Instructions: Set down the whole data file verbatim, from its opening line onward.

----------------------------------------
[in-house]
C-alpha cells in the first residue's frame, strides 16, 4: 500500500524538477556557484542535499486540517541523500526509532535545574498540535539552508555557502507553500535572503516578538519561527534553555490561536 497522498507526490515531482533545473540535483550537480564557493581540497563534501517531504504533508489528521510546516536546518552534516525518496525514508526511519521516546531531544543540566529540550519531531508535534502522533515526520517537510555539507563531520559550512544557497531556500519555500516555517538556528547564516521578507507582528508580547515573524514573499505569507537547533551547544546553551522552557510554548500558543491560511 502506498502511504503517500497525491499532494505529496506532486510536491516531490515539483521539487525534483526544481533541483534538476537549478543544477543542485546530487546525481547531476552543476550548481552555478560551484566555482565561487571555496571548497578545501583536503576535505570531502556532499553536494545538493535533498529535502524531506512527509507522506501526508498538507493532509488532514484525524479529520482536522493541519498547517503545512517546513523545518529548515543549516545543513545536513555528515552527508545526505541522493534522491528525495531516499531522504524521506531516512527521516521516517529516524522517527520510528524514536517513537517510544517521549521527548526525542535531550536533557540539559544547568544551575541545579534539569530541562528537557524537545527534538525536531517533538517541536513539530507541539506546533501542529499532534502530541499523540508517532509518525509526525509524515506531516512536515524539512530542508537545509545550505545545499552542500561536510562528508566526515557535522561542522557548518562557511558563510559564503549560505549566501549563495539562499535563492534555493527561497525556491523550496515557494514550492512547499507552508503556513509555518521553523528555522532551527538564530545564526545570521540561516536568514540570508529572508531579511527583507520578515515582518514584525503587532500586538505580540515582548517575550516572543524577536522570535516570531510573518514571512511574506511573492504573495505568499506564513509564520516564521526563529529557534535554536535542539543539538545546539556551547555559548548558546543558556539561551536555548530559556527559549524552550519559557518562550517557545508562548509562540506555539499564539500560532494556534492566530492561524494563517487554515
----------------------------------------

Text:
[in-house]
C-alpha cells in the first residue's frame, strides 16, 4: 500500500524538477556557484542535499486540517541523500526509532535545574498540535539552508555557502507553500535572503516578538519561527534553555490561536 497522498507526490515531482533545473540535483550537480564557493581540497563534501517531504504533508489528521510546516536546518552534516525518496525514508526511519521516546531531544543540566529540550519531531508535534502522533515526520517537510555539507563531520559550512544557497531556500519555500516555517538556528547564516521578507507582528508580547515573524514573499505569507537547533551547544546553551522552557510554548500558543491560511 502506498502511504503517500497525491499532494505529496506532486510536491516531490515539483521539487525534483526544481533541483534538476537549478543544477543542485546530487546525481547531476552543476550548481552555478560551484566555482565561487571555496571548497578545501583536503576535505570531502556532499553536494545538493535533498529535502524531506512527509507522506501526508498538507493532509488532514484525524479529520482536522493541519498547517503545512517546513523545518529548515543549516545543513545536513555528515552527508545526505541522493534522491528525495531516499531522504524521506531516512527521516521516517529516524522517527520510528524514536517513537517510544517521549521527548526525542535531550536533557540539559544547568544551575541545579534539569530541562528537557524537545527534538525536531517533538517541536513539530507541539506546533501542529499532534502530541499523540508517532509518525509526525509524515506531516512536515524539512530542508537545509545550505545545499552542500561536510562528508566526515557535522561542522557548518562557511558563510559564503549560505549566501549563495539562499535563492534555493527561497525556491523550496515557494514550492512547499507552508503556513509555518521553523528555522532551527538564530545564526545570521540561516536568514540570508529572508531579511527583507520578515515582518514584525503587532500586538505580540515582548517575550516572543524577536522570535516570531510573518514571512511574506511573492504573495505568499506564513509564520516564521526563529529557534535554536535542539543539538545546539556551547555559548548558546543558556539561551536555548530559556527559549524552550519559557518562550517557545508562548509562540506555539499564539500560532494556534492566530492561524494563517487554515